Second Thoughts Game #84: Indians 5, Royals 6
Bullpen struggles continue for the Indians
Tito with a quick hook and a sh(awful) performance
After allowing singles to the Royals first two hitters in the sixth, Escobar and Hosmer, Indians starter Scott Kazmir sat at 87 pitches. Crossing off pitch count, it is obvious Kazmir was removed for one of two reasons: the first being that he was set to face at least 4 straight right handed hitters or Francona wanted to get him out to keep building confidence in Kazmir.
I am usually a strong proponent of lefty-righty matchup shifts and with Kazmir right handed hitters have had a lot of success hitting to a tune of .336. So the rationality of Francona’s decision was probably entirely sound but it was still somewhat surprising.
Surprising because Kazmir was having a lot of success, as Butler, Perez, and Cain the hitters coming up were 1-for-6 against him on the night.
Surprising because Francona has shown a willingness not only to push his starters through the wall but also to trust them in high leverage situations when they are performing well which Kazmir was.
Kazmir left frustrated as you could see in the dugout that he was visually irritated by what transpired in the sixth inning.
In terms of the rest of his start, one thing really stood out to me about Kazmir, which was his success throwing secondary offerings later in counts. Facing Hosmer early in the game Kazmir came at him with two consecutive sliders in a 3-1 count to strikeout the first baseman. Kazmir also threw a changeup to Lorenzo Cain in a 2-0 count and had success.
The point being that Kazmir’s feel has continued to return as he rehabilitates his career, he has the confidence to throw either secondary offering late in counts or down in counts which is a huge asset for a pitcher with his plus stuff.
Returning to the sixth inning, Francona brought in struggling right hander Bryan Shaw. Shaw has allowed seven earned runs over the last six and a third innings.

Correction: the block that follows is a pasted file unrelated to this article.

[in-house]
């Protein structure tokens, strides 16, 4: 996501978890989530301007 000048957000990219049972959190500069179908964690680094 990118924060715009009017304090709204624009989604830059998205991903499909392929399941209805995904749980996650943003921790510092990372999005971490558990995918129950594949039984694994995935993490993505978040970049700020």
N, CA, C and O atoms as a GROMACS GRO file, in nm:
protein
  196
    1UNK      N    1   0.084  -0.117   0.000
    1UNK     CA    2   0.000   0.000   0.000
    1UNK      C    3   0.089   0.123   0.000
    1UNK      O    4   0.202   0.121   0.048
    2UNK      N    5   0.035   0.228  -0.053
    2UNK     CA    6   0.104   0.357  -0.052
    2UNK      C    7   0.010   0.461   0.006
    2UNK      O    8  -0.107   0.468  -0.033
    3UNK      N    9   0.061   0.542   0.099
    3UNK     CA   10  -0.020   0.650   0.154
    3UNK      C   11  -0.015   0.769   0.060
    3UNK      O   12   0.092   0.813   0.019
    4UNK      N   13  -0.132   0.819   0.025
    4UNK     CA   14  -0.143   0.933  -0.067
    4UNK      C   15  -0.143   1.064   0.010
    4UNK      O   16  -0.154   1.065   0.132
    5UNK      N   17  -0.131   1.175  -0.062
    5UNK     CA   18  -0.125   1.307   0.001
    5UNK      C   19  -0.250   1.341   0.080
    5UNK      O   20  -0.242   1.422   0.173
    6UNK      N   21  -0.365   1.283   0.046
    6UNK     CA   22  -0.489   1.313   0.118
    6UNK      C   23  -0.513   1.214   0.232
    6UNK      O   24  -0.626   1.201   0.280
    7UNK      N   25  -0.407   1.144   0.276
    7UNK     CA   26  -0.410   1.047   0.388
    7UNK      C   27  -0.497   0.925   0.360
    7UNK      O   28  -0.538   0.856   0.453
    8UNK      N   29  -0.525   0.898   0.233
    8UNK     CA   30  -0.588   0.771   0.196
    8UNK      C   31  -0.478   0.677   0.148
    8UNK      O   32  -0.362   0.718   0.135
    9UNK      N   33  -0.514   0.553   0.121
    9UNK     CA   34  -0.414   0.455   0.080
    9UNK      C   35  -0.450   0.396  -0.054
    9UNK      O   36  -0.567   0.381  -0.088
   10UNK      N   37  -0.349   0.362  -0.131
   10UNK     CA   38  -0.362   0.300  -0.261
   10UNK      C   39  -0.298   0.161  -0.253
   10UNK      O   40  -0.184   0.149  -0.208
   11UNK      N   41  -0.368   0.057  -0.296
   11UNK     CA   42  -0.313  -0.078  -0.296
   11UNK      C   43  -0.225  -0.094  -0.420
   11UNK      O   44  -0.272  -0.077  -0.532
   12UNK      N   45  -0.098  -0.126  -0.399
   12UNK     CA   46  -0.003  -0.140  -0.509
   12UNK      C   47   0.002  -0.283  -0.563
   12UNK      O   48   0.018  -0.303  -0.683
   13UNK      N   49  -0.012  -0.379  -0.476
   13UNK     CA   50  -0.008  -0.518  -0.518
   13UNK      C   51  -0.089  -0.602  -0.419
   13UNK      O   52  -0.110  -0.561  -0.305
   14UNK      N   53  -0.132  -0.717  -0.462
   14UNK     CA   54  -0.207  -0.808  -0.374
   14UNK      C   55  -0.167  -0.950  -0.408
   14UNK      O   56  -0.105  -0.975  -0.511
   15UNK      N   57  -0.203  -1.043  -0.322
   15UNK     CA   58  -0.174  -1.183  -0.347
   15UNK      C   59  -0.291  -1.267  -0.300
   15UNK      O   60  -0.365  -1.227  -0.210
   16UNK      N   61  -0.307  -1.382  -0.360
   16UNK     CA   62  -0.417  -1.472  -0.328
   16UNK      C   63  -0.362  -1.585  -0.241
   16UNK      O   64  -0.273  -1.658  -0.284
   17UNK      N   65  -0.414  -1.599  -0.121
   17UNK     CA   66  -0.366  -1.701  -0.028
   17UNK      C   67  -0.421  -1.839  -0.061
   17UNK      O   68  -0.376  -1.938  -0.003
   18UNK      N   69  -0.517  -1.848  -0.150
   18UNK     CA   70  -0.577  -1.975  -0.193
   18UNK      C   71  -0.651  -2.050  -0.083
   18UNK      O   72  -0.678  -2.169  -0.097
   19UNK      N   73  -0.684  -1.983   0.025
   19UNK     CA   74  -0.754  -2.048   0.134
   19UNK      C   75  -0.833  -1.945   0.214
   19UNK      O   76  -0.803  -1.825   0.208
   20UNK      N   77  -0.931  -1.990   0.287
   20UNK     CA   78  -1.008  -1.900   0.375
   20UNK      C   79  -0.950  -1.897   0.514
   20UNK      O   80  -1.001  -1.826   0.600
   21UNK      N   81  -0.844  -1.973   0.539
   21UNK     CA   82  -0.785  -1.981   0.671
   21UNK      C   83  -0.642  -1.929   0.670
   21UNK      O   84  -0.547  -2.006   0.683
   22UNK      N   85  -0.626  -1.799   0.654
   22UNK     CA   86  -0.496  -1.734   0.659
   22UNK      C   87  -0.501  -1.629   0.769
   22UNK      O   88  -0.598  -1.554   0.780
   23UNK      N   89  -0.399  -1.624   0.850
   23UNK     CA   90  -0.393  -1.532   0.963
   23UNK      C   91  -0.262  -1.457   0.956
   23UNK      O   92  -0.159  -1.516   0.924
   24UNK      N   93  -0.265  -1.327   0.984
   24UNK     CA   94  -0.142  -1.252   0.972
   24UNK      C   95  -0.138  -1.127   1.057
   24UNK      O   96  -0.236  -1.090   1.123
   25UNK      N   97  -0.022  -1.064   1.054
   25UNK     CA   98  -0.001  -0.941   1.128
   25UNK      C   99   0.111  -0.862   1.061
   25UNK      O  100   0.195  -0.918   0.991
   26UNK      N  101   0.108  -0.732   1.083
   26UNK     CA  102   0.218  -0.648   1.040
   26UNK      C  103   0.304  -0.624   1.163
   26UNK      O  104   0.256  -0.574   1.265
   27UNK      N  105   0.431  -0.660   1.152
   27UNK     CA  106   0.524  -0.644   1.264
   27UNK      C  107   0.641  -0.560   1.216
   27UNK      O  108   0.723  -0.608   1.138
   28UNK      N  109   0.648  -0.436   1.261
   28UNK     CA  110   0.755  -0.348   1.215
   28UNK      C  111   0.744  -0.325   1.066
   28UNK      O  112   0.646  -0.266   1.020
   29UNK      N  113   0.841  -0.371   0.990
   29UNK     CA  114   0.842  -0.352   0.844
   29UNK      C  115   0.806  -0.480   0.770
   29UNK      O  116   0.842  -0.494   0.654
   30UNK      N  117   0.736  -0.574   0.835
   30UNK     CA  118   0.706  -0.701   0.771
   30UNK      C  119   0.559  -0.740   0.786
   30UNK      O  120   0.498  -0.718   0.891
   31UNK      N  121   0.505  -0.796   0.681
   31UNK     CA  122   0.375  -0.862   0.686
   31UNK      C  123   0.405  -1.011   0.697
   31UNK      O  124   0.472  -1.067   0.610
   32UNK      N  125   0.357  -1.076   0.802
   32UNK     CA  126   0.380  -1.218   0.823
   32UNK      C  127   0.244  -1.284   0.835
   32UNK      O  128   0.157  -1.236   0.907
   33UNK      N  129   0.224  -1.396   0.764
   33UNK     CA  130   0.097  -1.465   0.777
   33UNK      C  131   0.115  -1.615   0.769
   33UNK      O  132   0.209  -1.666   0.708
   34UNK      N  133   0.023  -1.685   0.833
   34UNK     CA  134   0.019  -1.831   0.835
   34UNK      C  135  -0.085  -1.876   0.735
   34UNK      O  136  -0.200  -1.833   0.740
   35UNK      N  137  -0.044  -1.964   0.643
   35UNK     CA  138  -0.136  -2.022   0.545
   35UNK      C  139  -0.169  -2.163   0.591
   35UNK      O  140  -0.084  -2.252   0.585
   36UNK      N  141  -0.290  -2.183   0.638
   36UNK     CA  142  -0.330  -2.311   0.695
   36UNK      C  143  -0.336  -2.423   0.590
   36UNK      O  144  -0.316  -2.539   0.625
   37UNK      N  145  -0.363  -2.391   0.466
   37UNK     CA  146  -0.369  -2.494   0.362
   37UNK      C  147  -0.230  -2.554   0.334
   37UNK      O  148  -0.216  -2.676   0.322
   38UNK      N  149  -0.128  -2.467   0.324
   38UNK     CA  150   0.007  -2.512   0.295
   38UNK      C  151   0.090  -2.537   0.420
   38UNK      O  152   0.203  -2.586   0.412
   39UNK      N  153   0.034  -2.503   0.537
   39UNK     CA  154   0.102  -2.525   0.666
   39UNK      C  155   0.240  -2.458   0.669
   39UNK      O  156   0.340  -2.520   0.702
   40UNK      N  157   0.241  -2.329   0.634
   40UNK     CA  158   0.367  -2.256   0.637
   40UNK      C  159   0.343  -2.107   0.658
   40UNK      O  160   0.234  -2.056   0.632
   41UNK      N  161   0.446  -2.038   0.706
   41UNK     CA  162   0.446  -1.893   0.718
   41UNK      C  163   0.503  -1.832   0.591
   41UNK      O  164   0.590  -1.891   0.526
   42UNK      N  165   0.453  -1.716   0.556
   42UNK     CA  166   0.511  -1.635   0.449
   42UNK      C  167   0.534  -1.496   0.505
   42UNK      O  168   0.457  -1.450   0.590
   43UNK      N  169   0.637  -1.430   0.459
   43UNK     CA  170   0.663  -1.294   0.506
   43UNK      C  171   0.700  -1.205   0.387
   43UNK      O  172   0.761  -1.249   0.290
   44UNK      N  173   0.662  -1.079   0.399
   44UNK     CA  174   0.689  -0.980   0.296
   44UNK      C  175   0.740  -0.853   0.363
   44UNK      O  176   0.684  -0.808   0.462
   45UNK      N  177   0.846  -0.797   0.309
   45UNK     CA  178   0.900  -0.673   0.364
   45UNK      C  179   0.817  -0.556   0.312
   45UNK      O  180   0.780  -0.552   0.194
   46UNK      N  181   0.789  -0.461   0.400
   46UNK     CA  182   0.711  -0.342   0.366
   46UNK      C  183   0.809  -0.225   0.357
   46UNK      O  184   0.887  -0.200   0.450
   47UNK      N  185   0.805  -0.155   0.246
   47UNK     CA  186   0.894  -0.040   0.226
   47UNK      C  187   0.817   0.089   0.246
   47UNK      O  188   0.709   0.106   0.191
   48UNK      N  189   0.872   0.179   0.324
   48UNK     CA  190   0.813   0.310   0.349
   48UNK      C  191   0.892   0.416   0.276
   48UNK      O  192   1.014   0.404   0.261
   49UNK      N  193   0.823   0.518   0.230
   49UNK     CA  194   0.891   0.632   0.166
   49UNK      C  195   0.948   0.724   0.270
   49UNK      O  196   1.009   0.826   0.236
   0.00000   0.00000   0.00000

Shaw’s recent struggles and inability to establish himself the way one would think is somewhat astounding. Albers has a mid-nineties fastball with a little movement and a plus slider which opponents are hitting just .107 against.
There is a lot to like in terms of offerings but bringing him in during a high leverage situation right now is not a risk I would take.
Managing High Leverage Situations
The situation upon which Shaw entered has a run expectancy of 1.56 runs. Obviously the worst case occurred as he allowed four runs to score before an elongated exit.
This was the definition of high leverage as the tying runs were on base with nobody out in the late innings of the ballgame.
Which leads us to the question what reliever do you use?
Too many times managers become obsessed with using relievers in a certain order and obviously having consistency as well as stability at the back end of the bullpen is nice but there must also be some latitude for nightly adaptation.
In high leverage situations you want to use your best relievers for the situation and not stick to inane inning assignments. If you are going to pull Kazmir, you must bring in either Cody Allen (yes he surrendered a bomb later but on the whole he has been the most effective) or Joe Smith to put out the fire.
While the Indians would later tie the game at five, the sixth inning is where the game swung in terms of momentum. And in a two run game, the last of the middle innings as the visitor, do you really want your fifth or sixth best reliever out there?
Up Next: Indians vs. Royals @ Kauffman Stadium. First pitch at 2:10 ET
Ubaldo Jimenez will toe the rubber for the Tribe as they look to take the rubber match and head home to Cleveland to host their most important series to date. After both Kluber and Kazmir failed to get through six innings it will be important for Jimenez to get deeper into the game. Ubaldo has not gone six or more since June first.
For the Royals will be big game James Shields who enters the start with an ERA at 2.99 and only three wins to show for it.
Have a good fourth everybody!
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